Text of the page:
Cryptomining drives up hacks by 8,600pc, says Symantec

Hackers have found an easy way to make money off your computing resources and power - cryptojacking. Here's what it's all about and how you can prevent it.
10 April 2018

Kevin Haley, director, Symantec Security Response. Source: Facebook

The cryptocurrency boom has not only driven up the value of bitcoins but also given another market a boost – cybercrime. More specifically, cryptojacking.

Also known as “in-browser coin mining”, cryptojacking runs in your browser undetected, while sharing your browser’s resources. These scripts slow down devices, overheat batteries, and could even render devices unusable.

Symantec’s Internet Security Threat Report shows that cryptojacking instances have increased by 8,500 percent in 2017. It has been a popular form of attack for many cybercriminals. Unlike traditional attacks where attackers have to download a malware on a victim’s computer, cryptojacking works by just adding one line of script to a website.

For businesses, this presents a major threat. Cloud users might face heftier bills if they pay based on CPU usage. “People need to expand their defenses or they will pay the price for someone else using their device,” said Kevin Haley, director, Symantec Security Response.

This affects corporate or organizational networks as well, taking up resources of servers or supercomputers essential to the day to day operations of a company. The attacks are not limited to any particular platform; instances have been detected on various platforms including Windows, Linux, IoT devices, mobile apps, and even Mac OS.

While cryptocurrency values remain high, cryptojacking will likely remain rampant while coin-miners cash in on the trend. Although blockchain is gradually finding purpose in other industries, Symantec believes cybercriminals will remain focused on coins and exchanges in the coming year.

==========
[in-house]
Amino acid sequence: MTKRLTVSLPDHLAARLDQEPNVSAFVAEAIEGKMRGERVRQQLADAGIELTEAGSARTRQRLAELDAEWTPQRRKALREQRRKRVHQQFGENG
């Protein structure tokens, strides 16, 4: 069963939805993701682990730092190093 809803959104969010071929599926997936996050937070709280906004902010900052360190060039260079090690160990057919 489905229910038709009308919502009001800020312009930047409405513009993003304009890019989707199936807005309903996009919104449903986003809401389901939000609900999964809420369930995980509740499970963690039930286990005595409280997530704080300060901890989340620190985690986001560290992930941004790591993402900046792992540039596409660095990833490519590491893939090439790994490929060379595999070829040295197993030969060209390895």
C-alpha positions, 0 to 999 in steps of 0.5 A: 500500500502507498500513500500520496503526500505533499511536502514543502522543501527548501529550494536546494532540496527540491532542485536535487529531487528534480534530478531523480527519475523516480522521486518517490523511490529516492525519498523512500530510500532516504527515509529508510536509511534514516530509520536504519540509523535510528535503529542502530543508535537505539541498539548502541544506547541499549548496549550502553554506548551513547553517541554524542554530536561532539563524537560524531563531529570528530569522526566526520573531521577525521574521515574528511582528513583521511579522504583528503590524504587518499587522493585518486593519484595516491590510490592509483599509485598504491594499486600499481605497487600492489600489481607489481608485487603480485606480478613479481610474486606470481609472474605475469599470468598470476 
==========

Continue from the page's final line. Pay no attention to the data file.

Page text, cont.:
The shift in focus also contributes to a decrease in ransomware attacks. Ransomware reached peak profitability in 2016, but the market soon became too crowded and ransom became overpriced. Although there has been a decrease in new variants of ransomware, Symantec emphasizes that it remains a threat, and ransomware attackers are still very productive.

Globally, the US remains the most vulnerable to threats, with over a quarter of threats detected globally being specifically directed at the US. That is followed by China and India, at close to 11 percent and 5 percent respectively.

The company also foresees the use of AI and ML in cyberattacks, although not many details are revealed on how the attacks will look like.

To counter against cyberattacks like these, Symantec advises companies to deploy threat intelligence. By catching indicators of compromise early, companies will be able to respond faster to incidents. For instances such as cryptojacking, Symantec suggests frequent monitoring for abnormal or suspicious behaviors in company resources and networks.